The Pennsylvania Food Merchants Association (PFMA) and Pennsylvania Convenience Store Council (PCSC) have partnered with the Pennsylvania Department of Agriculture (PDA) to create Emergency Preparedness and Response Guidance for wholesale distributors and retail food merchants that can be leveraged during times of emergency.
This guidance establishes a foundation upon which Pennsylvania’s food distribution network and PDA, as well as the Pennsylvania Emergency Management Agency (PEMA) can build an ongoing and mutually beneficial relationship. This state-level initiative assists with on-going efforts between the private food sector and county and local emergency authorities.
In times of emergency, supplies such as rapidly distributable food, over-the-counter drugs and pharmaceuticals, as well as other consumer products, are critical, and depending on the scope of the emergency, can also be in short supply. Keeping critical distribution systems moving in an emergency maintains stability, public health and confidence for the state’s 12 million residents.
“We wanted to have our members know who to contact in terms of emergencies,” Randy St. John, senior vice president of association services for PFMA told CSD. “We wanted to tighten our visibility with the Pennsylvania Department of Agriculture and with the Department of Transportation and PEMA. It’s important for both food and fuel to be delivered in times of emergency, and as they developed plans for emergency preparedness, we felt it was important for PFMA to have a seat of prominence at the table.”
This guidance explains “how the c-store and grocery markets are going to communicate with the state in times of emergency, whether it be in the event of bioterrorism, or bad weather conditions or natural disasters. Disasters are a local issue, so we need to know how to communicate on a local level for when disasters occur,” St. John noted.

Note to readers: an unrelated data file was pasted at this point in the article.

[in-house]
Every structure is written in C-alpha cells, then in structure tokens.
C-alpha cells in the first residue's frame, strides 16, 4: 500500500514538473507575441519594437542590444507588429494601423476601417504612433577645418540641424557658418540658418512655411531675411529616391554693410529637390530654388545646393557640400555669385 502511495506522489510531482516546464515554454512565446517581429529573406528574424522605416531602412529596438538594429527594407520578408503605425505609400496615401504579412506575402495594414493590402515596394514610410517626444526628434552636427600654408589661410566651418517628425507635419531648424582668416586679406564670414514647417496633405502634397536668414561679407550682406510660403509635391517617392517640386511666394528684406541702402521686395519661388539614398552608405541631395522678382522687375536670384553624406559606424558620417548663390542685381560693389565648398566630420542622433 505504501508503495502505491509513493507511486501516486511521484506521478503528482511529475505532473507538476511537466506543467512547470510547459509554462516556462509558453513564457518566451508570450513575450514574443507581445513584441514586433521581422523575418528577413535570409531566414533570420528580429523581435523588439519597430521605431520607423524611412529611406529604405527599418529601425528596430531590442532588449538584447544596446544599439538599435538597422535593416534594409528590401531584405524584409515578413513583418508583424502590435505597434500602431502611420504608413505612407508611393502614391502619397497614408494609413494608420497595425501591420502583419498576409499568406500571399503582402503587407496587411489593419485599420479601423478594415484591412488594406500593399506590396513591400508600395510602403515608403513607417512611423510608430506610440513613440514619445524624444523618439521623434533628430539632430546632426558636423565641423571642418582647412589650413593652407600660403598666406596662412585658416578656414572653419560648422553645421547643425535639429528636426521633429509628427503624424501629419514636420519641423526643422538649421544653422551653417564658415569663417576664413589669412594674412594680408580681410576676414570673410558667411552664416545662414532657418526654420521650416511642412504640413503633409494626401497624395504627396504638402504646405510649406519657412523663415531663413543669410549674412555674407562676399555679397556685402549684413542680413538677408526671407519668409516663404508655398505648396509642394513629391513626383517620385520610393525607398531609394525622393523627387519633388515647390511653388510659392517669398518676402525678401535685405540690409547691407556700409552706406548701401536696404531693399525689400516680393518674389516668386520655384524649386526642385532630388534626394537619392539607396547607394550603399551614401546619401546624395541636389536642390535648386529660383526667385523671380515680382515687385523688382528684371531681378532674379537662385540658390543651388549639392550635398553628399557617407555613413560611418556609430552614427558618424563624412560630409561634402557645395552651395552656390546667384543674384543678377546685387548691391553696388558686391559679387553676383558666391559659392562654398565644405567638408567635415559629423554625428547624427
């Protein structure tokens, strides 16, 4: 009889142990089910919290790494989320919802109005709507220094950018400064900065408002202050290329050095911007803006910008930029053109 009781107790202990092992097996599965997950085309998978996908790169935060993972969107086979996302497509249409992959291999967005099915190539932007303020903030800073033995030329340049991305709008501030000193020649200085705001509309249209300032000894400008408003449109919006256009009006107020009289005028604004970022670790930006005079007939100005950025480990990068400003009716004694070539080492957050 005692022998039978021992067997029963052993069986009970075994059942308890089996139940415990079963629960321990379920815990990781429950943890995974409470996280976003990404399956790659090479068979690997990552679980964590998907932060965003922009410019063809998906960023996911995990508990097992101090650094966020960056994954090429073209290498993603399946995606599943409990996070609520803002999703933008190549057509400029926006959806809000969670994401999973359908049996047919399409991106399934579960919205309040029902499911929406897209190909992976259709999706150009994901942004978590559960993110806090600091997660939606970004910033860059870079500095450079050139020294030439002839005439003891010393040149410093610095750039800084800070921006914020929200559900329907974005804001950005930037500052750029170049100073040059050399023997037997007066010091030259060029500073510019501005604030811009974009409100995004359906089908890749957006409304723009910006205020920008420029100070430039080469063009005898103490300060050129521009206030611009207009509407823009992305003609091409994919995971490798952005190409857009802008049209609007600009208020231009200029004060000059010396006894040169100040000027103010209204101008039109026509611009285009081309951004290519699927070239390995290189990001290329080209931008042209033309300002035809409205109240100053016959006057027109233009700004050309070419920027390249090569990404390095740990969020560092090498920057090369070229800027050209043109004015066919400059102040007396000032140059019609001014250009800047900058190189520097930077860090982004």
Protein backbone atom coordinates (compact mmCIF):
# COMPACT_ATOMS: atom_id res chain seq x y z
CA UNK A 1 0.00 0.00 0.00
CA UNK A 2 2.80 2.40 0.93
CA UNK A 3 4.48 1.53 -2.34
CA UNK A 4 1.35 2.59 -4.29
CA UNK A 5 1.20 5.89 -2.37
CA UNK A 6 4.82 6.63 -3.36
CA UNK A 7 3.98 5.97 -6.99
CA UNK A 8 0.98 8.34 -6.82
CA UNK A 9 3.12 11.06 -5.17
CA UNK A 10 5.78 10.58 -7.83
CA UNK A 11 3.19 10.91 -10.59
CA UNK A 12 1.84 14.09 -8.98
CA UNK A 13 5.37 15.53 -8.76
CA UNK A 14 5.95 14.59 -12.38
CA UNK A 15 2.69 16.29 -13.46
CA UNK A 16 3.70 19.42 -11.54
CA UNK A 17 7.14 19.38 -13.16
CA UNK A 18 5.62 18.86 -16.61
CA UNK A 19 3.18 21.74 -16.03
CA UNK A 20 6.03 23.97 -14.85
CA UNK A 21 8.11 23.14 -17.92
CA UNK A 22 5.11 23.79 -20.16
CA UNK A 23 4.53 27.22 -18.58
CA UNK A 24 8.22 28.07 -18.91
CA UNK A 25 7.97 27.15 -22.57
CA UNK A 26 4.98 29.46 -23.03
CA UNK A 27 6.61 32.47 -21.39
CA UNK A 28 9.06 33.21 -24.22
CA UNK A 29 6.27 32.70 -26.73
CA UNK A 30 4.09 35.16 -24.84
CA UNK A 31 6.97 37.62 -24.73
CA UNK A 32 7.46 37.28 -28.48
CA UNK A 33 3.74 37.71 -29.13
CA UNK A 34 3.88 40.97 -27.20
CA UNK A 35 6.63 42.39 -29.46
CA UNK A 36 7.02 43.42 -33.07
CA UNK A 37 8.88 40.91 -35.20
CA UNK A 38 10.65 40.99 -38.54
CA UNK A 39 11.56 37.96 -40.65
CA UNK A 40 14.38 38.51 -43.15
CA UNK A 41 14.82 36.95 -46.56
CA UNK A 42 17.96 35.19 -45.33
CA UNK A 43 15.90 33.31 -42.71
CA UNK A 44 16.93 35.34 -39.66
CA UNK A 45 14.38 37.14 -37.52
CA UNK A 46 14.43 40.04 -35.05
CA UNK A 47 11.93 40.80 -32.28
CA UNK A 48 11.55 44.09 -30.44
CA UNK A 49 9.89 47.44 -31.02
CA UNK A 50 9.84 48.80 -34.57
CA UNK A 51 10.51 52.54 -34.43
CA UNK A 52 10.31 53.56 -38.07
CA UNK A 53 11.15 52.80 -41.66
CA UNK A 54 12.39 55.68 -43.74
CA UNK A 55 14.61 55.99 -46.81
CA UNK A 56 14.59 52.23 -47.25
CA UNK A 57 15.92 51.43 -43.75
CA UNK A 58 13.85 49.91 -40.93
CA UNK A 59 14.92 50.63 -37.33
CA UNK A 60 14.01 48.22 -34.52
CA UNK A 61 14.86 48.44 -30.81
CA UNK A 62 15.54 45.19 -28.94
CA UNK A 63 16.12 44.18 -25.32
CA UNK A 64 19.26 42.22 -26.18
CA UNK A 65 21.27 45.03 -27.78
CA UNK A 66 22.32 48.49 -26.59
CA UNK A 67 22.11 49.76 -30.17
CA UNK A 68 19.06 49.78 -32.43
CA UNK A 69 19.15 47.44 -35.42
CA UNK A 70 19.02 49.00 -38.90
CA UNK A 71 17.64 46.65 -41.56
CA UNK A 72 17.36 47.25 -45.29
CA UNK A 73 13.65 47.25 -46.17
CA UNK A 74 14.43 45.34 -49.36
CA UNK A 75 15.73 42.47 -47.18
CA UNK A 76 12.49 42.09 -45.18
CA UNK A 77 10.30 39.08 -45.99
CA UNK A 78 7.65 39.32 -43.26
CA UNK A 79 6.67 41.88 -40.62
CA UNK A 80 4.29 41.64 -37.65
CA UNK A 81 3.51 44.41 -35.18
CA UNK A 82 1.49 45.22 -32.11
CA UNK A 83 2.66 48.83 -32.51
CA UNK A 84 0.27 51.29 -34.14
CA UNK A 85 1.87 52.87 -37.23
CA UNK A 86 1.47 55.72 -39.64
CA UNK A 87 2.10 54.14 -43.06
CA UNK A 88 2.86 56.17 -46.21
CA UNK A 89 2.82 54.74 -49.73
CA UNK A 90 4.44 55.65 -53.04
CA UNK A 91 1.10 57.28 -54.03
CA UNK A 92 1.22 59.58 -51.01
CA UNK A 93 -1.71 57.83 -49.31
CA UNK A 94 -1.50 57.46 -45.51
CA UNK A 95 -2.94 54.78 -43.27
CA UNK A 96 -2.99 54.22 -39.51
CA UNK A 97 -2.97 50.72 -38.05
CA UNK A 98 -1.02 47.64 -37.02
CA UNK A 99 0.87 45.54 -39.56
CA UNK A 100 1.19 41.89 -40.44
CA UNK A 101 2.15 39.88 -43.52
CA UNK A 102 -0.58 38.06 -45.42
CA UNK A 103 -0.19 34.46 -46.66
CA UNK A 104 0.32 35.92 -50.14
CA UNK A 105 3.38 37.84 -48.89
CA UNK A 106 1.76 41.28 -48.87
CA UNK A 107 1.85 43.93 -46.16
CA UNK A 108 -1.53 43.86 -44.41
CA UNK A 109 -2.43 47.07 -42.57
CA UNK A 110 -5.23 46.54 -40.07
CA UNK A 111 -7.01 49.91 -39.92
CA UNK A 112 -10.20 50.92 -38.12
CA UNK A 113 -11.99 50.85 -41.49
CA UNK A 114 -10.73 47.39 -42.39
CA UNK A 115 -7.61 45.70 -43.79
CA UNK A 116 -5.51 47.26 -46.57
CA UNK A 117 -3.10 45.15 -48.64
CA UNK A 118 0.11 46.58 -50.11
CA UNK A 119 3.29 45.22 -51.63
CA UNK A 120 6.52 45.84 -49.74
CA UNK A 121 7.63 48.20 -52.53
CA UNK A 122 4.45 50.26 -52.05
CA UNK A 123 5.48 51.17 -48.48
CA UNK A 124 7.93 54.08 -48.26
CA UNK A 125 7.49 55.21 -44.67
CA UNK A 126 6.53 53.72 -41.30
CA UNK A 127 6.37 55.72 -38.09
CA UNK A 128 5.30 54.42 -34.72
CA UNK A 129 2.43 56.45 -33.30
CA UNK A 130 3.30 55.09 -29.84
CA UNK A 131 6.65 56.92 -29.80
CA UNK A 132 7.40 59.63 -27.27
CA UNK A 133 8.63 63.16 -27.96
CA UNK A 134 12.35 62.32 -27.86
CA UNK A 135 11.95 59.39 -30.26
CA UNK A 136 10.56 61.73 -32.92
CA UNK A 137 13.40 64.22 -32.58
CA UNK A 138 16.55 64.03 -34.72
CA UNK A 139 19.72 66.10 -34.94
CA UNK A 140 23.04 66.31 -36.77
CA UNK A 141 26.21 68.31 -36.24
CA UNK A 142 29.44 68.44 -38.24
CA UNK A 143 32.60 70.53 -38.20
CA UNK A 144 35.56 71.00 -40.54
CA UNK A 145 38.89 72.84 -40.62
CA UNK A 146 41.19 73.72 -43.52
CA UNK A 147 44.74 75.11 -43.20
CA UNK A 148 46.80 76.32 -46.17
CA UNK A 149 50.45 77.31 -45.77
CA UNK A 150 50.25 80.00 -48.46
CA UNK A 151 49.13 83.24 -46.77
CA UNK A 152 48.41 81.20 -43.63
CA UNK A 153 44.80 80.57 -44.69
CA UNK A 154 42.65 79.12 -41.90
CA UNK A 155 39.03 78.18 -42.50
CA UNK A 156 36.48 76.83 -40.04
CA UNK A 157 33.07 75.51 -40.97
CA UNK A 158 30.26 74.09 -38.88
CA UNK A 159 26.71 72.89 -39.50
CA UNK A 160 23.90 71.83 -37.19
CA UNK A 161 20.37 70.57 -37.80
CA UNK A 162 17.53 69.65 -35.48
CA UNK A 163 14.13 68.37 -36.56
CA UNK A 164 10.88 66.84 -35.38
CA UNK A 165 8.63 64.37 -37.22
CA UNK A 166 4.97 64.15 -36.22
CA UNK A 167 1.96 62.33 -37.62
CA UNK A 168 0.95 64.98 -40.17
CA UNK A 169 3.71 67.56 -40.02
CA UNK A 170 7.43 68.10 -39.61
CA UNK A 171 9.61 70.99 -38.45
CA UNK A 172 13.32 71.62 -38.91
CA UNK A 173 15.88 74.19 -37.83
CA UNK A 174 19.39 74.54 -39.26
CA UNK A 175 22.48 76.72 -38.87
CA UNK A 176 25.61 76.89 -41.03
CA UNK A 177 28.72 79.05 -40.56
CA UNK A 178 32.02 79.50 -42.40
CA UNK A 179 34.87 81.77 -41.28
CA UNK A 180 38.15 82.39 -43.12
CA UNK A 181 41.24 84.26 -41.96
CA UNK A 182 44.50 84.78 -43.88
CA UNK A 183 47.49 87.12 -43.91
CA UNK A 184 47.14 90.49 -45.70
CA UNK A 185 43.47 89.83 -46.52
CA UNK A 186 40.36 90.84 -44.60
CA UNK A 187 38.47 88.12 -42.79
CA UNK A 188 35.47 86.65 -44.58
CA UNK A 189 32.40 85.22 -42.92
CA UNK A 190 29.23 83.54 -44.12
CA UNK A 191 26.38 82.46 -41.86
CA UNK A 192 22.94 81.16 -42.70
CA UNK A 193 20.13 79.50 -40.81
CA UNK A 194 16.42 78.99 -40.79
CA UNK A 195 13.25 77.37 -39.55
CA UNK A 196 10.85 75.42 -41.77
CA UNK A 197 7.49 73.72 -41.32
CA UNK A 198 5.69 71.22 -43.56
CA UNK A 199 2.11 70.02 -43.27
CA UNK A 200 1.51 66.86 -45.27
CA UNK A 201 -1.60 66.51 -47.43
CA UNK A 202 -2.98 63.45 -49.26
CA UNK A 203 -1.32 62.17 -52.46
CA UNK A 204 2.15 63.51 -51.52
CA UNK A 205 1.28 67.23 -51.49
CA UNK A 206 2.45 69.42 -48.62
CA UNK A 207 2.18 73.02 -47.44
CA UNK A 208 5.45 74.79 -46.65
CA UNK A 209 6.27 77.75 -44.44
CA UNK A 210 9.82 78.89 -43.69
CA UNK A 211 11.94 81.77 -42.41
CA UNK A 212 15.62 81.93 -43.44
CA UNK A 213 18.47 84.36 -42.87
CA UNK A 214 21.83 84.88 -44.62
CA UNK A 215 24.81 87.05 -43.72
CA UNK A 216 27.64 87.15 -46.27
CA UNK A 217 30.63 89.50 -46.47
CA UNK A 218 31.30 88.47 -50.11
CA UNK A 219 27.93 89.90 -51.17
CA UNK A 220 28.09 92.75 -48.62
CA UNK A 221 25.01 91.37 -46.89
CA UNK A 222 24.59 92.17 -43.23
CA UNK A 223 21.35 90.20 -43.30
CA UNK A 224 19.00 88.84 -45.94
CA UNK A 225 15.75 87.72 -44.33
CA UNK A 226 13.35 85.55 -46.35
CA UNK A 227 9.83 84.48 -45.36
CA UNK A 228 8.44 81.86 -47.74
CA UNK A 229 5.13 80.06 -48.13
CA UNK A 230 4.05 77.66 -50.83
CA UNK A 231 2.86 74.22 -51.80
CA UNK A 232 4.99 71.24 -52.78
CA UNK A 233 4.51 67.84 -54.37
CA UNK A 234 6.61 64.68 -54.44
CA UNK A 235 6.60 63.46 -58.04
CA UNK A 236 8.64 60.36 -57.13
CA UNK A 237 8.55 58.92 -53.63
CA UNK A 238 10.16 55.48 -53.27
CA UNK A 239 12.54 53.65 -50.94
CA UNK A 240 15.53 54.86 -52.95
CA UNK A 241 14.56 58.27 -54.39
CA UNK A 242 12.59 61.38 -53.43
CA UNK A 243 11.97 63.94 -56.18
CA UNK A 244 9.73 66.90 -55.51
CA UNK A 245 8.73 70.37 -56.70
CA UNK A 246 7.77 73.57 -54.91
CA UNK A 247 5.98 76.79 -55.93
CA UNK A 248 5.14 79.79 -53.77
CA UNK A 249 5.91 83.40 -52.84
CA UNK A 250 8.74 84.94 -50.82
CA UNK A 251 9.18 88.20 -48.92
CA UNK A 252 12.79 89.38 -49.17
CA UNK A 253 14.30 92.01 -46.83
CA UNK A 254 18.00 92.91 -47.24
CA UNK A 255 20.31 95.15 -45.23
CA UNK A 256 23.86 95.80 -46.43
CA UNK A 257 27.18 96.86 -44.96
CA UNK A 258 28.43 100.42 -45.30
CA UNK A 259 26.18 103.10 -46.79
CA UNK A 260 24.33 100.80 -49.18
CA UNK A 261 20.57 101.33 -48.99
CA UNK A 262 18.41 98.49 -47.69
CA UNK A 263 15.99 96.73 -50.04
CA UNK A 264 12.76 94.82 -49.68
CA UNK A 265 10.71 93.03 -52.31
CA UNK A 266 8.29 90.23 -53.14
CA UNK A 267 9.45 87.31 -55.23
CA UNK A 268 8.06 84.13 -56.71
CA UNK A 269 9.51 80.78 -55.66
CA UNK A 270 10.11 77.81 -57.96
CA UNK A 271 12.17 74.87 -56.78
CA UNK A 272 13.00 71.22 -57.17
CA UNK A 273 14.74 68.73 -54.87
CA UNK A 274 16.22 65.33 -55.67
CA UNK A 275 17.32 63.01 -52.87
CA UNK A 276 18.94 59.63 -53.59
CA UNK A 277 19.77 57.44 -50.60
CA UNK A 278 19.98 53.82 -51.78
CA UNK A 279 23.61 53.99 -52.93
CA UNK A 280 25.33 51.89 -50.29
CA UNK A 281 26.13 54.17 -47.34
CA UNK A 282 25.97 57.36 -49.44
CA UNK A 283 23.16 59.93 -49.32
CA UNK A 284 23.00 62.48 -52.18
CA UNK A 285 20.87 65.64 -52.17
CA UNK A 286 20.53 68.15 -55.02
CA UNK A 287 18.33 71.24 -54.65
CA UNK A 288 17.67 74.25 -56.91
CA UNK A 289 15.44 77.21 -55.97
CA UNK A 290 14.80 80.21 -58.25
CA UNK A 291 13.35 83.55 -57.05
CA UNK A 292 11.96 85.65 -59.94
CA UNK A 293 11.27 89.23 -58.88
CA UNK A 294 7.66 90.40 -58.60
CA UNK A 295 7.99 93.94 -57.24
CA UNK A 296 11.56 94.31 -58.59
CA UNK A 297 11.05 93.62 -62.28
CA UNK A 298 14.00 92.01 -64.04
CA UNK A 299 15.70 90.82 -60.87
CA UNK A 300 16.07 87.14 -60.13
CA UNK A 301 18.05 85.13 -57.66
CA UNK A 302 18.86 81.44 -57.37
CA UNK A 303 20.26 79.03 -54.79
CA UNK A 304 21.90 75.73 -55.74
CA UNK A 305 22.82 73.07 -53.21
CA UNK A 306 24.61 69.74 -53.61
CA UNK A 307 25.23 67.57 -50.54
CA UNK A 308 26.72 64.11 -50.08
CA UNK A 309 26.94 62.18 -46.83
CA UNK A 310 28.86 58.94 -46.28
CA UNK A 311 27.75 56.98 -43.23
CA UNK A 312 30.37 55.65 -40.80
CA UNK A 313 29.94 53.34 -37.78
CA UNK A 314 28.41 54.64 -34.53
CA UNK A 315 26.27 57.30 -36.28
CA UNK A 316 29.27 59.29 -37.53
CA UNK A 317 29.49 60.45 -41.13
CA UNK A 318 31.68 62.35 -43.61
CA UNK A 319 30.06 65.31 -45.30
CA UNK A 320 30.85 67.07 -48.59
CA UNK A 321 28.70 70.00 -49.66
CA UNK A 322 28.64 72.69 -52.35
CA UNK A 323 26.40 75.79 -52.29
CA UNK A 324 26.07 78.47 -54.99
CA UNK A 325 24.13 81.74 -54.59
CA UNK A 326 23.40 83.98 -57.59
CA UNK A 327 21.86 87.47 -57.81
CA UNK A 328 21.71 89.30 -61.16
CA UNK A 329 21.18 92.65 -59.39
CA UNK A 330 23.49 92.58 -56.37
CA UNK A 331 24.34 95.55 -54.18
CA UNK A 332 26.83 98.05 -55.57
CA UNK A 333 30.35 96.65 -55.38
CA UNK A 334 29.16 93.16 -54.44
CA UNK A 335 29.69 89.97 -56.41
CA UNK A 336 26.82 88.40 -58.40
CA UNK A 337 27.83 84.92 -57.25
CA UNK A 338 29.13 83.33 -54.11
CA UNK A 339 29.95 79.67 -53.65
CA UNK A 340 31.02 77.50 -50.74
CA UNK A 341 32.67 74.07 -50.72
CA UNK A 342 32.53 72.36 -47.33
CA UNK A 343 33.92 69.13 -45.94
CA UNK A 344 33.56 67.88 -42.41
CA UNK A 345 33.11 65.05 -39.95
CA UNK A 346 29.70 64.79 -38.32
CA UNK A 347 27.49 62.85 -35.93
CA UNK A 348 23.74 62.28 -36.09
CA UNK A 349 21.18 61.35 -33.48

PFMA is currently getting the word out to local food retailers about the guidance through its monthly newsletters and email communication.
The guidance is especially timely as food safety is an increasing concern among c-stores, grocery stores and restaurants. In recent years instances of foods such as tainted spinach, tomatoes and peanut butter in various states have made headlines. And on Dec. 21, the CBS Evening News reported that the Department of Homeland Security believes al Qaeda’s next planned attack on U.S. soil could involve an attempt to poison food at hotels and restaurants.
In April 2008, the Pennsylvania Department of Agriculture began the process of drafting the document. The Emergency Preparedness and Response Guidance for Pennsylvania’s food retailers and wholesale distributors was approved for dissemination in November.
“When disaster strikes, the food system is often impacted, therefore partnerships built before a disaster strikes are key to the state’s short and long-term response and recovery and PDA’s work on this project was essential in creating the guidance,” St. John said.
When crafting its guidance, the associations also looked to the New Jersey Food Council, which approved its emergency preparedness guidance earlier in 2010.
The Pennsylvania Emergency Preparedness and Response Guidance details the appropriate processes, procedures and communication protocols that the state can use to integrate the private food distribution sector into a coordinated all-hazards emergency response plan by:
Utilizing procedures and communication protocols to support real-time, two-way sharing of situational awareness and incident management between the private food distribution sector and state government during an incident of state or national significance. Situational awareness may include but is not limited to: power outage projections; major road closure information; critical weather service alerts; and general two-way coordination; Streamlining paperwork for calls for emergency assistance and Hours of Service (HoS) waivers; and Conducting coordinated response plan training with private food sector, emergency response and sector specific agencies at the state, county and local levels and more.
The Emergency Preparedness and Response Guidance is available to any food retailer or distributor in Pennsylvania. The guidance is not limited to the PFMA and PCSC membership. To request copies of the guidance and to get involved in the two-way communication network, please contact Annette Knapp at firstname.lastname@example.org.